People often ask me and my wife how were we able to raise our daughters trouble free, while supporting them to reach their goal of playing division one sports at the school of their dreams. Our oldest went to UCLA to run track, the middle one played softball at San Diego State and the youngest played softball at Stanford. All three were able to graduate and go off into the career of their choice. Most of the time my quick answer is “it was simple”. Not to say it was easy or that we didn’t have our bumps in the road, we did. But what we were able to discover was that once we helped them to find their carrot the rest was easy.
The carrot that I am referring to are the goals that they set for themselves, and once we all had a clear understanding of the carrot we used that along with the standards that we set as a family and we simply let them make choices that aligned with their dreams and goals and our family mission. This created an environment that I believe moved them in the direction that they went in. Sports was a big part of it, but it we didn’t put all of our chips on that. They knew early on that sports were going to be one of the vehicles we used, but they also knew God, academics, giving back to others and being community minded were all very important.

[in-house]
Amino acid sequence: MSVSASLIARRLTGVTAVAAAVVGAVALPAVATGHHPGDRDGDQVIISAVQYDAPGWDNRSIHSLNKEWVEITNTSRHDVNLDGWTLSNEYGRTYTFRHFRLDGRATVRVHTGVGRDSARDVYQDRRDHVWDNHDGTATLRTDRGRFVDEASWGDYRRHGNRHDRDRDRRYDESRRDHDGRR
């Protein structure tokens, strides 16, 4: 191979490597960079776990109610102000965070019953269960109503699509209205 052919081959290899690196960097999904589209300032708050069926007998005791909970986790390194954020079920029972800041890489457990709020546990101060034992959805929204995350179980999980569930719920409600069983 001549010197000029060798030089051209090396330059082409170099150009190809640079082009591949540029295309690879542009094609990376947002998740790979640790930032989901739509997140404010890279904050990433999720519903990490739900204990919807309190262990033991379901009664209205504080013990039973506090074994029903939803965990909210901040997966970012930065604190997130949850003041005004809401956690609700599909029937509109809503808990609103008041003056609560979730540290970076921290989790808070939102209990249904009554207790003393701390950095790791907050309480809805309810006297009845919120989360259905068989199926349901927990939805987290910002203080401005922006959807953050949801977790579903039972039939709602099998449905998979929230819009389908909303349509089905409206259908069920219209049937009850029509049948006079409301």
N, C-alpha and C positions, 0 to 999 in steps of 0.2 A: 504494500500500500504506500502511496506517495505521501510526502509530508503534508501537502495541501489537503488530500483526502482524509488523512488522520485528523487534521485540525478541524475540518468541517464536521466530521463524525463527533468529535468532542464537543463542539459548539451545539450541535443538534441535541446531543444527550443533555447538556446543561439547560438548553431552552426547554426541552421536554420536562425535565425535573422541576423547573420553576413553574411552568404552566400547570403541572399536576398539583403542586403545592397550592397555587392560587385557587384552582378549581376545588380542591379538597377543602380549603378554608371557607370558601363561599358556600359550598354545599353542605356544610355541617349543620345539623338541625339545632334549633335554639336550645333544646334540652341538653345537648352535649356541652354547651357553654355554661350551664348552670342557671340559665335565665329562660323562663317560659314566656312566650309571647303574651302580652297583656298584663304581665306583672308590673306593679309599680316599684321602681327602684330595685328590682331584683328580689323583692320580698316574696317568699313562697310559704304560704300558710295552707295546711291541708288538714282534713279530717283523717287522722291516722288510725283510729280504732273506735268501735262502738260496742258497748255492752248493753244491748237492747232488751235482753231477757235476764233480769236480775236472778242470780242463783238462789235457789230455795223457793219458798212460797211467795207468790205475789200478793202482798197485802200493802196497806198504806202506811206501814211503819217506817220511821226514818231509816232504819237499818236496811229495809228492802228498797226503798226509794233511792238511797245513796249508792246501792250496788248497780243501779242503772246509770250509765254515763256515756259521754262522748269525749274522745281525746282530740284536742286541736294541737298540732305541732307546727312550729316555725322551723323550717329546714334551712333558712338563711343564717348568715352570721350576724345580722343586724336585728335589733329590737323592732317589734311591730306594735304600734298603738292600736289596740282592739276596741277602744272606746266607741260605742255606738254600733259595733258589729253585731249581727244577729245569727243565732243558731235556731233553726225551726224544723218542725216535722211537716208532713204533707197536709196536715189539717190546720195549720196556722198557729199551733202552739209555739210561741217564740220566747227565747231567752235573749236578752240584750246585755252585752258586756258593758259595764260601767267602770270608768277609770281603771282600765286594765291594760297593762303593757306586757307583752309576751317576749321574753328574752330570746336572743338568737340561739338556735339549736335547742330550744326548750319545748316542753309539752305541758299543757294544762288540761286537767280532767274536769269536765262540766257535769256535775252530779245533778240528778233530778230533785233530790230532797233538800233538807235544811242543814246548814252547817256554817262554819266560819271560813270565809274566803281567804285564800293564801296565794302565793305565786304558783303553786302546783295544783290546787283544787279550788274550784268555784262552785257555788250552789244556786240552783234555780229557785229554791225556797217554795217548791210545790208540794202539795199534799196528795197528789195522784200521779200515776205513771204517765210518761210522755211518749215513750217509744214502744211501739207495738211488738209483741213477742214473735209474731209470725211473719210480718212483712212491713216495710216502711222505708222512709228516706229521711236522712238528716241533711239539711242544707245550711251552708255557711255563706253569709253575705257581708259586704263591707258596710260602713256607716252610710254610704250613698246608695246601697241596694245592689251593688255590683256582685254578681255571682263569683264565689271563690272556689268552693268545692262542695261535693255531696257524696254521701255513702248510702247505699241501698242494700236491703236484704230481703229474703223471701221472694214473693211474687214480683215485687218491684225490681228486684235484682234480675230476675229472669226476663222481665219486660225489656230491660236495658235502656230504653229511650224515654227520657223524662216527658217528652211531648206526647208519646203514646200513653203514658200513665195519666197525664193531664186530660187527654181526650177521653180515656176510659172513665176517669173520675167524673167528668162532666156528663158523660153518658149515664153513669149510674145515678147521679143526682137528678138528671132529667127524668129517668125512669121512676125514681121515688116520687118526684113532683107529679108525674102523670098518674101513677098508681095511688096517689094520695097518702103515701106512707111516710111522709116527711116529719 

Still being very involved in youth sports and personal development I hear parents say that the mental aspects of their kid’s sports is important, yet I don’t see parents making the investment like they do with hitting lessons, fielding classes, paying huge fees for high level teams for them to be on. What I hope parents would understand is that you can’t only invest in the on the field stuff because what happens if the kid falls short of their sports goal. What I know for sure is that if our kids would not have been blessed with the kind of athletic ability they had, they would have still ended up in their dream careers and they still would have been the outstanding young women they are today because we invested in the off the field stuff as much as we invested in the lessons and expensive equipment. Our kids would have still gone into nursing, law enforcement and the practice of law respectively.
I encourage families to make off the field stuff just as important as the on the field stuff. Invest in helping your kids dreams either by working with them yourself or by hiring someone who is an expert at doing it. If parents are not helping their kids do a DREAM inventory so that the kid can start the process of bringing into consciousness what they can become, if they are not creating SMART goals with their kids so that their dreams are written in a Specific, Measurable, Realistic Time-Bound way so that everyone can support the action plan that comes from this process and if they are not helping the kid be accountable then what the parent hopes for the kid will be one hundred times harder. If the kid does not have a written vison, a vision statement and vision board that can remind them and encourage them to keep moving towards their dreams and goals then they run the risk of all of their time and resources would have been for not.
Parents have to understand that they get one time through this process and like with learning a new language it is easier to teach the kid this process when they are young versus when they are older and stuck in their ways. Parents wake-up and smell the coffee the time to invest in your kid’s future, both on the field and off is now.